Doxorubicin after initial treatment for sarcoma reduces risk of recurrence

Usually at diagnosis sarcoma shows no sign of having spread outside the original site and treatment is surgery (with/without radiotherapy). In about half the patients the cancer recurs. There is evidence that doxorubicin-based chemotherapy after initial treatment reduces recurrence, either at the original site or elsewhere in the body. Chemotherapy also seems to increase the length of time patients live, but this is less certain.Greater benefit was seen in men and those whose tumour originated in a limb, but these results may have occurred by chance.

Authors' conclusions: 

Doxorubicin-based adjuvant chemotherapy appears to significantly improve time to local and distant recurrence and overall recurrence-free survival in adults with localised resectable soft tissue sarcoma. There is some evidence of a trend towards improved overall survival.

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Background: 

Individually, randomised trials have not shown conclusively whether adjuvant chemotherapy benefits adult patients with localised resectable soft-tissue sarcoma.

Objectives: 

Adjuvant chemotherapy aims to lessen the recurrence of cancer after surgery with or without radiotherapy. The objective of this review was to assess the effects of adjuvant chemotherapy in adults with resectable soft tissue sarcoma after such local treatment.

Search strategy: 

We searched the Cochrane Controlled Trials Register, UKCCCR Register of Cancer Trials, Physicians Data Query, EMBASE, MEDLINE and CancerLit.

Selection criteria: 

Randomised trials of adjuvant chemotherapy after local treatment in adults with localised resectable soft tissue sarcoma were included. Only trials in which accrual was completed by December 1992 were included.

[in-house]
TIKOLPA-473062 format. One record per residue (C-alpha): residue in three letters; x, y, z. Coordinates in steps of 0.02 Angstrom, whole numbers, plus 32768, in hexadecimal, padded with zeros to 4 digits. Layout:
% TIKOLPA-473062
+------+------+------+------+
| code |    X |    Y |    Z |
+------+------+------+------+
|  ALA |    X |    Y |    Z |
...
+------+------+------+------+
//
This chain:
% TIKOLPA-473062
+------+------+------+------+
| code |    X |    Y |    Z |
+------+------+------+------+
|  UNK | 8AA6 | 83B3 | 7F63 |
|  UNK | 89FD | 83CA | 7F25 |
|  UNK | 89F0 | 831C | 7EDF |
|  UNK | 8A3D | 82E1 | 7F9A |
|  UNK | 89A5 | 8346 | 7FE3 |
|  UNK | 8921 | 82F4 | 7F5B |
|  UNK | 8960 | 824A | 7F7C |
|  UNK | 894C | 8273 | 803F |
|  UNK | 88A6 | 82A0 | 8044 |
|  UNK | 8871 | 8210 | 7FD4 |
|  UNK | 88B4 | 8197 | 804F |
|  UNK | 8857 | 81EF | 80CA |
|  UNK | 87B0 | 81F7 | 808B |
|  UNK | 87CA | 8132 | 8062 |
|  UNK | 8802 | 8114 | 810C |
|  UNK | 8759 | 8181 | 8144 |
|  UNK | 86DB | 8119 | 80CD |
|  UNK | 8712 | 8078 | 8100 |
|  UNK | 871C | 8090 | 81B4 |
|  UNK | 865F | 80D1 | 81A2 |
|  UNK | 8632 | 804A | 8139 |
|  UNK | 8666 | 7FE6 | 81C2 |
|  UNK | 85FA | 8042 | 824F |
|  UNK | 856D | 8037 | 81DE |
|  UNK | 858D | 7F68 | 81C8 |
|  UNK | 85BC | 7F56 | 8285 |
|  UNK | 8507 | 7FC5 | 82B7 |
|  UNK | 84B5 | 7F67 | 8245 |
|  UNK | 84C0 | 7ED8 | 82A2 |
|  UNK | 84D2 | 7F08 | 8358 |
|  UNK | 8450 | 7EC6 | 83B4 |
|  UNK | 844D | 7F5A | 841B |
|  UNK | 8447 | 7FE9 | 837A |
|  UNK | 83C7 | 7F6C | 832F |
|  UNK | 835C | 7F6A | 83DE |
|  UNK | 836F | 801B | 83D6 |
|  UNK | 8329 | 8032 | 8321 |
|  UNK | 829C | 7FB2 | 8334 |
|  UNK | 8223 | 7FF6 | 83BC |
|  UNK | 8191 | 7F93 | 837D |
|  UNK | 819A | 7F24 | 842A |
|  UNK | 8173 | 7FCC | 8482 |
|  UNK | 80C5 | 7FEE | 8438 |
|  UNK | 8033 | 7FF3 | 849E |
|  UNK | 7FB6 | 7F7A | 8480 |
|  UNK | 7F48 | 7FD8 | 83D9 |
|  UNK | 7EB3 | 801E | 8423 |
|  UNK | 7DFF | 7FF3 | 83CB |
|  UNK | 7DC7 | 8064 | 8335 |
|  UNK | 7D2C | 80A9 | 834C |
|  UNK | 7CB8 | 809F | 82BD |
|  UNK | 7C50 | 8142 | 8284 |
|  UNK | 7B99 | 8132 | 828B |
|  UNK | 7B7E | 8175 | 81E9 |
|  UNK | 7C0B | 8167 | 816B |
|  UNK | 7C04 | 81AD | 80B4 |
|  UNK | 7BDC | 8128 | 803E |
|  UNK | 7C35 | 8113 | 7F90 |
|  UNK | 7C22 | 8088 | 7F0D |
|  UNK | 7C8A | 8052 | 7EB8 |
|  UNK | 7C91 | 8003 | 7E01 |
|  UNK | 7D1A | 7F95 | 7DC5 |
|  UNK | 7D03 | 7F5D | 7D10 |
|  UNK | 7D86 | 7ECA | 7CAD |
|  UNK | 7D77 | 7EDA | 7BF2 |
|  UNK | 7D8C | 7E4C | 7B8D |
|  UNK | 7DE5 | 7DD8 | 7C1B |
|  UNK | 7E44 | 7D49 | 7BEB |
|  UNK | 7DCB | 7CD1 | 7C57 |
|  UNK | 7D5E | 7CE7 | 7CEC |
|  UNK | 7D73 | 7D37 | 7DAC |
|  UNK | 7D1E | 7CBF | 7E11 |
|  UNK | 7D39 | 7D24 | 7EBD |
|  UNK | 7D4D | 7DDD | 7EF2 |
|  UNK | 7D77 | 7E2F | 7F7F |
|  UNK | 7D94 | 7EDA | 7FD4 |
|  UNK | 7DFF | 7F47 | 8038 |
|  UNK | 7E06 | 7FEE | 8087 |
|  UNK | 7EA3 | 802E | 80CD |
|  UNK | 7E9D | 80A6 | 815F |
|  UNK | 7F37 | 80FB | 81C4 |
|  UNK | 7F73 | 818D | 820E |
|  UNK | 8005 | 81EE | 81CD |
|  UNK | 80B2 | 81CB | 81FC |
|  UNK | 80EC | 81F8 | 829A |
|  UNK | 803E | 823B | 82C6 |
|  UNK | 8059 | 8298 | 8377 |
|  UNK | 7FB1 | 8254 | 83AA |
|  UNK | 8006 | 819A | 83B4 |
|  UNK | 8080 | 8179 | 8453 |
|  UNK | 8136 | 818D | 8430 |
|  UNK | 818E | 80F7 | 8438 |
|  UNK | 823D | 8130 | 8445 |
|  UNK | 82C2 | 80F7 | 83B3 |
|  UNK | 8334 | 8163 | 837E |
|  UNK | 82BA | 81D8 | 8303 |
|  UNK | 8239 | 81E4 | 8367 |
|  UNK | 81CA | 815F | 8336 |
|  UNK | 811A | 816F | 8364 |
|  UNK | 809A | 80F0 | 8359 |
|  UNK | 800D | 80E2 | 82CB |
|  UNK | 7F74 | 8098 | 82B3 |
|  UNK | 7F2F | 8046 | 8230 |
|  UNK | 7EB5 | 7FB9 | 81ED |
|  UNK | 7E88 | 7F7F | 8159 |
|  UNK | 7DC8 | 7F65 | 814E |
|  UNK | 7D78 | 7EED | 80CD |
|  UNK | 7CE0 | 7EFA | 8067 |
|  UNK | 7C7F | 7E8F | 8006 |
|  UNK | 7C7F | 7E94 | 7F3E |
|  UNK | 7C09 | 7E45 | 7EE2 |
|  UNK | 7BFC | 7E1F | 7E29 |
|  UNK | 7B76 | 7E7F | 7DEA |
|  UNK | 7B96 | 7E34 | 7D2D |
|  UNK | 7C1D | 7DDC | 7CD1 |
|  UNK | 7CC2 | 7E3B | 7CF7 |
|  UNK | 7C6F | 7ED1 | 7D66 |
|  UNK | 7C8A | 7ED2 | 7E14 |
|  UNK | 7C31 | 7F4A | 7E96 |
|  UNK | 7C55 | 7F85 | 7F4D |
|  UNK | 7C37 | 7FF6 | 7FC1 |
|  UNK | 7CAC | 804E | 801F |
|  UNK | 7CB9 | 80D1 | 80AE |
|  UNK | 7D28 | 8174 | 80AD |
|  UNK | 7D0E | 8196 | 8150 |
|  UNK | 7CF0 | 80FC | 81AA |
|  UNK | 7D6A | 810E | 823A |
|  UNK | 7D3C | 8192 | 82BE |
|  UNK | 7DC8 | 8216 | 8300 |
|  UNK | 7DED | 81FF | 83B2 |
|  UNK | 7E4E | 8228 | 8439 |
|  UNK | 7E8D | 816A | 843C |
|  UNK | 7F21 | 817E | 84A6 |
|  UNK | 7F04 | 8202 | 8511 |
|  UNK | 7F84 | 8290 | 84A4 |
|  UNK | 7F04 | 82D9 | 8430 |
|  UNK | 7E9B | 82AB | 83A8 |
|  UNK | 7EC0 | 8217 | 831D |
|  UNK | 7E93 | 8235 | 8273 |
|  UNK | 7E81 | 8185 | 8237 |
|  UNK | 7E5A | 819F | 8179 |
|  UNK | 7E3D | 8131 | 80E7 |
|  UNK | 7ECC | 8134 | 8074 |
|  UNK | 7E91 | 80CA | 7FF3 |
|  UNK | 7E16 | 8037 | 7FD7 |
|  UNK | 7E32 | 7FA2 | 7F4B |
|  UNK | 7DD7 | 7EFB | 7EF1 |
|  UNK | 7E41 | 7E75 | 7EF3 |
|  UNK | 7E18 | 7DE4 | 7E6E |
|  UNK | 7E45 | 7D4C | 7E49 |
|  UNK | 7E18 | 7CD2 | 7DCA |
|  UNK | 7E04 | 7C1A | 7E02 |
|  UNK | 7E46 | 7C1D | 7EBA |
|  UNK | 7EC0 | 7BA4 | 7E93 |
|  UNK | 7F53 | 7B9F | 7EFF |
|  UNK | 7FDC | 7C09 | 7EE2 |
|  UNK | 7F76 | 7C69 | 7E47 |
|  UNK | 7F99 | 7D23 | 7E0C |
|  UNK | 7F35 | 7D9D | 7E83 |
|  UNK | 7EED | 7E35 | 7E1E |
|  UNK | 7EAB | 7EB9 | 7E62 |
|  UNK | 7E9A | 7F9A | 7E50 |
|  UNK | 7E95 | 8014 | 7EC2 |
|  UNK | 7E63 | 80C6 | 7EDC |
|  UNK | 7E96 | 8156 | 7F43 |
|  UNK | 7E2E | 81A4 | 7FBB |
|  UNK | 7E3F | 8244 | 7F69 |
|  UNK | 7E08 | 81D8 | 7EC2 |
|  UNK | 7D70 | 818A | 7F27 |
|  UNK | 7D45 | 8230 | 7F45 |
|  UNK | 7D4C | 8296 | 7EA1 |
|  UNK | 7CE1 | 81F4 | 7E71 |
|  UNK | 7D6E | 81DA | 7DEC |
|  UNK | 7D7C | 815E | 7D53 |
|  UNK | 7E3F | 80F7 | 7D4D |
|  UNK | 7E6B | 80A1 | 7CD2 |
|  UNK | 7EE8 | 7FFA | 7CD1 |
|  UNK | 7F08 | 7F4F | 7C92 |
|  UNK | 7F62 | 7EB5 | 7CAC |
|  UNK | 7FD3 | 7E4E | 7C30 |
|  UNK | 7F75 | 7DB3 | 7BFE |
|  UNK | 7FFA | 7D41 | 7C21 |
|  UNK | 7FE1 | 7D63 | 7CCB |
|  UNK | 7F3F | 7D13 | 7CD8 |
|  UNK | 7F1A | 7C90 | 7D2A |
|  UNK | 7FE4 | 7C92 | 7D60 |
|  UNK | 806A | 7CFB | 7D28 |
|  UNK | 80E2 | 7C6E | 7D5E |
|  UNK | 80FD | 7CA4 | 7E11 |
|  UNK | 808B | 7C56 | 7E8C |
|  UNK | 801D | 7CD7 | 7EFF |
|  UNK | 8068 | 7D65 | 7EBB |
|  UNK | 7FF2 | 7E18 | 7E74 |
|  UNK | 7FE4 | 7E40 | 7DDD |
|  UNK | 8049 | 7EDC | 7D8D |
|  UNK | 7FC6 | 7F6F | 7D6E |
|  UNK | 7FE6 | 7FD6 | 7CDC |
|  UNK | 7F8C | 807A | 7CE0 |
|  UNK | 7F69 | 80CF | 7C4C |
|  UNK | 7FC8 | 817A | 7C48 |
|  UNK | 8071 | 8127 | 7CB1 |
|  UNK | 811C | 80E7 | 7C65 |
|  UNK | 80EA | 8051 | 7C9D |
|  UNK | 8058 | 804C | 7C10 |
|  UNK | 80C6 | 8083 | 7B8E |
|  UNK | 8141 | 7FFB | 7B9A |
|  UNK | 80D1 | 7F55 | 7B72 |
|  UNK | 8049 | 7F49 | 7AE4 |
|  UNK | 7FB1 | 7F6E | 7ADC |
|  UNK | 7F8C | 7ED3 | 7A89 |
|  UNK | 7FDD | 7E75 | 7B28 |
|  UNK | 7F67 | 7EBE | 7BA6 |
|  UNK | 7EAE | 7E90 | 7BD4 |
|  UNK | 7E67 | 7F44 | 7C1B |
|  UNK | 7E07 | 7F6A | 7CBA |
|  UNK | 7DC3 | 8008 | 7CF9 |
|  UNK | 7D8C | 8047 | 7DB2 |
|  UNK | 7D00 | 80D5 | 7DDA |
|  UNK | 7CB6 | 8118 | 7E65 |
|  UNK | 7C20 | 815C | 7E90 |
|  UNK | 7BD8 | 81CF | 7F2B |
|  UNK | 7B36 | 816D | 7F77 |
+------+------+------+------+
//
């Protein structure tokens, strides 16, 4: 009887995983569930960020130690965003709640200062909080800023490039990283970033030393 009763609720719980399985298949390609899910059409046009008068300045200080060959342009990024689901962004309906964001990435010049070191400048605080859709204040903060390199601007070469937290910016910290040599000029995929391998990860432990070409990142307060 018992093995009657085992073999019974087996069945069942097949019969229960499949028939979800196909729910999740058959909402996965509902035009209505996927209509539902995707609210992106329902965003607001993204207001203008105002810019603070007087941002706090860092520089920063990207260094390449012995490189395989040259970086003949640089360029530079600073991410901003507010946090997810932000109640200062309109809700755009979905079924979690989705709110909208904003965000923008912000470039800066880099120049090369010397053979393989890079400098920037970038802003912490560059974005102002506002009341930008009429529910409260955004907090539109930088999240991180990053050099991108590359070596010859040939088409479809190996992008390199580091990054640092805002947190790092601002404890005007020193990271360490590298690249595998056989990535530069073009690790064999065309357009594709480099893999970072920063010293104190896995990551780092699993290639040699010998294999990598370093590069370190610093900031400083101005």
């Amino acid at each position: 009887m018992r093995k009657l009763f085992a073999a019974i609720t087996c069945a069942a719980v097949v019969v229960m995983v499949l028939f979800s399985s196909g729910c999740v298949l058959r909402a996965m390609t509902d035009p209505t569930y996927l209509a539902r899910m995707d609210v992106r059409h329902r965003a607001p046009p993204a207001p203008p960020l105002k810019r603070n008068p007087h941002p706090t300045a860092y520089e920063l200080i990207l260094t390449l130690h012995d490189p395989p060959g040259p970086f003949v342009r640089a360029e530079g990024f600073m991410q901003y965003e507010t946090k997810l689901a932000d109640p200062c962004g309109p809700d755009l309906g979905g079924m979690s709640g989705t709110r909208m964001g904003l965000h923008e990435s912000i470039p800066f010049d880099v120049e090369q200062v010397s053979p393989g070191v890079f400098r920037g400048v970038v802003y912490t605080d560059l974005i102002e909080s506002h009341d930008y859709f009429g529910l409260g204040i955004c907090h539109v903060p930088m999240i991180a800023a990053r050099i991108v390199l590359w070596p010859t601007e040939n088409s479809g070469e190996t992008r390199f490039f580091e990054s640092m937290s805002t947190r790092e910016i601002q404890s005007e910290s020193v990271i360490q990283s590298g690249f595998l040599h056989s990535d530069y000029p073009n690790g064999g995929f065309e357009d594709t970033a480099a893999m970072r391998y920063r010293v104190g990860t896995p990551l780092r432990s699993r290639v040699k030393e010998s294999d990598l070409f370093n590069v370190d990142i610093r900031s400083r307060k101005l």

Data collection and analysis: 

Individual patient data were obtained. Accuracy of data and quality of randomisation and follow-up of trials was assessed.

Main results: 

Fourteen trials of doxorubicin-based adjuvant chemotherapy involving 1568 patients were included. Median follow-up was 9.4 years. For local recurrence-free interval the hazard ratio (HR) with chemotherapy was 0.73 (95% Confidence Interval (CI) 0.56 to 0.94). For distant recurrence-free interval it was 0.70 (95% CI 0.57 to 0.85). For overall recurrence-free survival it was 0.75 (95% CI 0.64 to 0.87). These correspond to significant absolute benefits of 6 to 10% at 10 years. For overall survival (OS) the HR of 0.89 (95% CI 0.76 to 1.03) was not significant but potentially represents an absolute benefit of 4% (95% CI 1 to 9) at 10 years. There was no consistent evidence of a difference in effect according to age, sex, stage, site, grade, histology, extent of resection, tumour size or exposure to radiotherapy. However, the strongest evidence of a beneficial effect on survival was shown in patients with sarcoma of the extremities.

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